John M. Lynch on DePuy Hip Recall Update
As John Lynch celebrates 30 years in business this year, this month we will review areas of law and cases that have been particularly topical in 2013. John, last week you spoke on the show about cases you have worked on over the years that have opened the floodgates. One example of this in recent years is the DePuy ASR hip implant recall.
Most listeners will be aware that we act for many clients who have suffered as a result of the worldwide recall by DePuy Orthopaedics Inc. on the 26th August 2010 of two of its hip replacement devices.
To recap, how many people in Ireland were fitted with the DePuy devices?
As matters stand, 3,282 patients in Ireland were fitted with the defective DePuy ASR hip implants.
It is estimated that nearly half of all DePuy ASR hip implants could fail within 6 years and require revision of the primary surgery.
Many of our clients have already undergone this revision procedure and experienced the difficulties of undergoing a second surgery.
We are more than surprised at the accelerating rate of revisions required since we started to work with people who have had DePuy implants.
As well as revision surgery DePuy patients will need annual blood checks for metal ions for the rest of their lives following an investigation by the British Medical Journal and BBC Newsnight in September 2012. The report outlines that metal on metal hip implant patients will need annual blood tests due to the issue of metal particles dislodging from the implant.
Were the devices recalled in other countries before the Irish recall?
The problems with the two DePuy devices were known long before the recall.
In Australia, the National Joint Replacement Registry (NJRR) reported in 2007 that data for the previous year showed that these devices had twice the risk of failure in comparison to similar devices.
In 2008, the NJRR re-confirmed that these devices had a much higher than expected failure rate. Again, in 2009, the NJRR found the same failure results.
In December 2009 DePuy Orthopaedics withdrew from the Australian market and in March 2010 DePuy issued an alert about the ASR implants.
Despite these developments many Irish patients continued to be implanted with the DePuy devices until the recall of the device in Ireland in August 2010.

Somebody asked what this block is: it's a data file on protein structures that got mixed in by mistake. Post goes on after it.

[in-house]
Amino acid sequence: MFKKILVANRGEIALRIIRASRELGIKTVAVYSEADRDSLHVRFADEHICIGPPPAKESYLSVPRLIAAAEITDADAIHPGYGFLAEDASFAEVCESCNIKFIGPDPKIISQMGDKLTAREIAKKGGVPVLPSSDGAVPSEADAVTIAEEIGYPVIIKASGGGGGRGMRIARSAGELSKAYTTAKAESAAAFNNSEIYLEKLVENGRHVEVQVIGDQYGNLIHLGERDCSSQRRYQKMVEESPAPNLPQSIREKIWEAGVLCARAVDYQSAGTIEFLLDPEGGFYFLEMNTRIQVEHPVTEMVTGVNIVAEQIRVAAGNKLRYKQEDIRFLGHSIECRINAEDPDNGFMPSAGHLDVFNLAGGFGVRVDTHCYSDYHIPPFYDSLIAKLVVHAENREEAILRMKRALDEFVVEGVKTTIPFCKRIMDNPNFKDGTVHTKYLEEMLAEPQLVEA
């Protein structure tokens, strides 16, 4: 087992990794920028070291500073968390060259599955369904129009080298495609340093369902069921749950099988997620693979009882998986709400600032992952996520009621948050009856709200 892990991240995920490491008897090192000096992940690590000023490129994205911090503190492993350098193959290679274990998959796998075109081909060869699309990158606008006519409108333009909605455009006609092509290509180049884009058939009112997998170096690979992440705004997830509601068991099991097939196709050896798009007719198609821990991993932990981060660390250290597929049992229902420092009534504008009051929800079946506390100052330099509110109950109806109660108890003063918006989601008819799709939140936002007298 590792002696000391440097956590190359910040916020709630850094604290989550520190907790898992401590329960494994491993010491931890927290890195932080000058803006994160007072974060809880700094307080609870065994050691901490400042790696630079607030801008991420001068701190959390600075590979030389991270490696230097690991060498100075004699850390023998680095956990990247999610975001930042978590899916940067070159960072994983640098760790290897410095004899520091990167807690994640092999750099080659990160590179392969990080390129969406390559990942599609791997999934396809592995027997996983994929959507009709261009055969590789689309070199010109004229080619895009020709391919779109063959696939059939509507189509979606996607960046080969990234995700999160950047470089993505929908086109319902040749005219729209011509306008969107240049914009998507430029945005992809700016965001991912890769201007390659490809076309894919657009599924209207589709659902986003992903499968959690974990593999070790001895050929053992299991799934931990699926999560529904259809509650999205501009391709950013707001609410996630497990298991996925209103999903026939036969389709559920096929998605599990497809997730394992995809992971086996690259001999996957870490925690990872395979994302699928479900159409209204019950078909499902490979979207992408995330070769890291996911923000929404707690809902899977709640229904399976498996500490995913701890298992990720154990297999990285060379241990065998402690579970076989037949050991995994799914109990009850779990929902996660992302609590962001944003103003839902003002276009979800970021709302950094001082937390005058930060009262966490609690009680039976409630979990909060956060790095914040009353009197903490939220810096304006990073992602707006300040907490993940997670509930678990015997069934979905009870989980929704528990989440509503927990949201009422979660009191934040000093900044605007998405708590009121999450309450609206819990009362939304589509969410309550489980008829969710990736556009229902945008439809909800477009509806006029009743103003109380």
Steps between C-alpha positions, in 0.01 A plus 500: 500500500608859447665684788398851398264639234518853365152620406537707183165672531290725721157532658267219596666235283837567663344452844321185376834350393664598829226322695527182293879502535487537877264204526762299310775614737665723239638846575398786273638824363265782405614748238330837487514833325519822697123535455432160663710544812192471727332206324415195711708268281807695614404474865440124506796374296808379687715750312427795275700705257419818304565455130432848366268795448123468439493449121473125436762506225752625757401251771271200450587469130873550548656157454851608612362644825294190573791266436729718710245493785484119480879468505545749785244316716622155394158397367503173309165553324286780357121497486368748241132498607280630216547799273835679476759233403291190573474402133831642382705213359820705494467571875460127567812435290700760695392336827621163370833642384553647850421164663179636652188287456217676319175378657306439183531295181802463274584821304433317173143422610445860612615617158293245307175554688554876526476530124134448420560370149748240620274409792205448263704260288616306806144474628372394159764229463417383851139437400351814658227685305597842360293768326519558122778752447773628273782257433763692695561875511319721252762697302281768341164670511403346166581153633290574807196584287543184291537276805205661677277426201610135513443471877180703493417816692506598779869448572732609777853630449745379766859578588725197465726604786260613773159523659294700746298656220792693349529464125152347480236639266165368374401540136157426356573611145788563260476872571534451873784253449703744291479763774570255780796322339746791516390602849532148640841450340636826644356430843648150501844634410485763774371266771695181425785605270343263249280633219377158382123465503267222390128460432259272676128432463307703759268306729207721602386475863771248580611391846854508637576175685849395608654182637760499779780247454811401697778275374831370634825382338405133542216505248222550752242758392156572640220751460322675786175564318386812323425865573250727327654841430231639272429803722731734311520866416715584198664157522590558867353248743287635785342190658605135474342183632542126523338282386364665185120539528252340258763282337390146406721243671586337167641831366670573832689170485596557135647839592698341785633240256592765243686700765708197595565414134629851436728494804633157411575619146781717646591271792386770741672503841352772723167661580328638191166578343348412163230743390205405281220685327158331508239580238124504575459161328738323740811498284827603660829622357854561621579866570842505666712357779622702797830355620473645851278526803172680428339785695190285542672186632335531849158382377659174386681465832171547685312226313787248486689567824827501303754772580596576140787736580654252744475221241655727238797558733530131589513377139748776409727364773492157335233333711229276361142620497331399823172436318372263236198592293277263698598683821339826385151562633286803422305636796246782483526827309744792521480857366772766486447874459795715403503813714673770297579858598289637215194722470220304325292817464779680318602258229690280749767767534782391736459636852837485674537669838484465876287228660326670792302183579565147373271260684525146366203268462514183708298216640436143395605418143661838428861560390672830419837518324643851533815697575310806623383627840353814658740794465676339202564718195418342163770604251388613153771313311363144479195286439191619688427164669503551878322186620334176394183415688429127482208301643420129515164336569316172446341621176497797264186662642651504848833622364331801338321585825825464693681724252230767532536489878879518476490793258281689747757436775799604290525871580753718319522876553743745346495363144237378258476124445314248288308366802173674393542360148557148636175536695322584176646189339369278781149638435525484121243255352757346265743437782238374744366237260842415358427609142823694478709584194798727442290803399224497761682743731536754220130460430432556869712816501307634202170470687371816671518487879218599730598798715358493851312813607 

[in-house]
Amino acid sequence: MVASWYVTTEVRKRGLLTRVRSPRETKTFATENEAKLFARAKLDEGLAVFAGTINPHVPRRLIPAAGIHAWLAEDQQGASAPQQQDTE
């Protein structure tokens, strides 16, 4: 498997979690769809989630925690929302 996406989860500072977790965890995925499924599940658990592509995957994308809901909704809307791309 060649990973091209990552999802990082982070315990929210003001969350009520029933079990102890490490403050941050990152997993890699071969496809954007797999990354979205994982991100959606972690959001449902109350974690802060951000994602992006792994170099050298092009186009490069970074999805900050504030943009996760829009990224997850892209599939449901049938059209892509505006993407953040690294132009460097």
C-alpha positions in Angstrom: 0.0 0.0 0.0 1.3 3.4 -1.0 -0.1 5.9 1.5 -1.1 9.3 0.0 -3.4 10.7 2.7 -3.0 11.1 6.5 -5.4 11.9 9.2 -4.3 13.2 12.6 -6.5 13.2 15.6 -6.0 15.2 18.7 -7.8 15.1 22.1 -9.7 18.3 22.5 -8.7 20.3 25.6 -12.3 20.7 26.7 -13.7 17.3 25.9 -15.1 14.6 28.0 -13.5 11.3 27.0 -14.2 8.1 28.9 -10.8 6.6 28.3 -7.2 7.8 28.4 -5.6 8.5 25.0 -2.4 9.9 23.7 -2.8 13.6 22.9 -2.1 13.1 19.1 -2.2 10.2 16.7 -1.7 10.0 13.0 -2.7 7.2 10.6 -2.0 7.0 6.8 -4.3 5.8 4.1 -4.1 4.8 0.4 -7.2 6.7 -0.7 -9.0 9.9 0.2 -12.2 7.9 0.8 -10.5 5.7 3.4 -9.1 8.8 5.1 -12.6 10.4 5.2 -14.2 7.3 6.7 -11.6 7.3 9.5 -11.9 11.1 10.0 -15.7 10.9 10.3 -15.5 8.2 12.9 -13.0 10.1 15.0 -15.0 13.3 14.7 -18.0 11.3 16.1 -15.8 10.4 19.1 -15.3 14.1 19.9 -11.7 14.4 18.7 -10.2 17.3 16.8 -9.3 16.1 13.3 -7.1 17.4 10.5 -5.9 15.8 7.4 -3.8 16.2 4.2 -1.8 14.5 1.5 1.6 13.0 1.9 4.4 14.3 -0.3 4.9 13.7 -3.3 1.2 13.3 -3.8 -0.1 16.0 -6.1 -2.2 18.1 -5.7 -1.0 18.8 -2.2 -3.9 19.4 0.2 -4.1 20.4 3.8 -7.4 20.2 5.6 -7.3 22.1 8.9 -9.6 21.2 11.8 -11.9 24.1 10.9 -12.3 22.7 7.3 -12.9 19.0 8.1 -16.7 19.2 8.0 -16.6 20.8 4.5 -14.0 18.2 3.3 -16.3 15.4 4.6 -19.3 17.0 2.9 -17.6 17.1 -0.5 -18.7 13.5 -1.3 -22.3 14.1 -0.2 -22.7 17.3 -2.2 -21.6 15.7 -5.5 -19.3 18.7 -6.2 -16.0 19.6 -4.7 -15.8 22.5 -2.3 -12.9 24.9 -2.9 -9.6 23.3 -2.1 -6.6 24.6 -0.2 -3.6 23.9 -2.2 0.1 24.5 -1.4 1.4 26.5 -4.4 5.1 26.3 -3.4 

What stage are the cases now at?
Many of our files against DePuy are now at an advanced stage.
In these cases the legal team for DePuy has reviewed the extensive medical records that we have supplied.
DePuy have admitted responsibility in some of the cases and have even asked us to meet with them to discuss settlement.
In these cases we are updating our medical reports so that we have a full picture of the current medical situation and can advise clients on the appropriate level of compensation.
Has the HSE reacted to the DePuy hip recalls?
Arising out the DePuy ASR debacle, the Heath Service Executive is to order a major review of all patients fitted with metal-on-metal artificial hips.
An estimated 6,500 of the devices have been fitted to Irish patients. This figure includes the 3,500 DePuy ASR hip devices and a further 3,000 which were made by other manufacturers, many of which are still being used. The move follows a similar investigation, which was launched by the UK’s medical devices regulatory agency, the MHRA, last year.
A new Irish national database of all knee and hip joint replacement surgeries is due to log its first patients.
Do databases exist in other countries where the DePuy devices were recalled?
Similar registries exist in the UK, Sweden, Australia and New Zealand and were credited with detecting issues with the DePuy ASR hip device prior to its recall. The plan is that the Register will not only monitor the performance of medical devices, but it will also monitor the activity of medical professionals who fit the devices as well as the institutions in which the hip replacement procedures are carried out.
It is our hope and aspiration that the work that we have done in the conduct of our cases for our clients has resulted in the changes that have been made to a system that was in serious need of an overhaul.
It should not have taken litigation to ensure that we had a Joint Register, an automatic retention of devices for forensic purposes, or a more thorough pre vetting of such devices before they are released onto the market.
We look forward, over the next number of months, to bringing any of the cases that we are involved in to a satisfactory finish for our clients.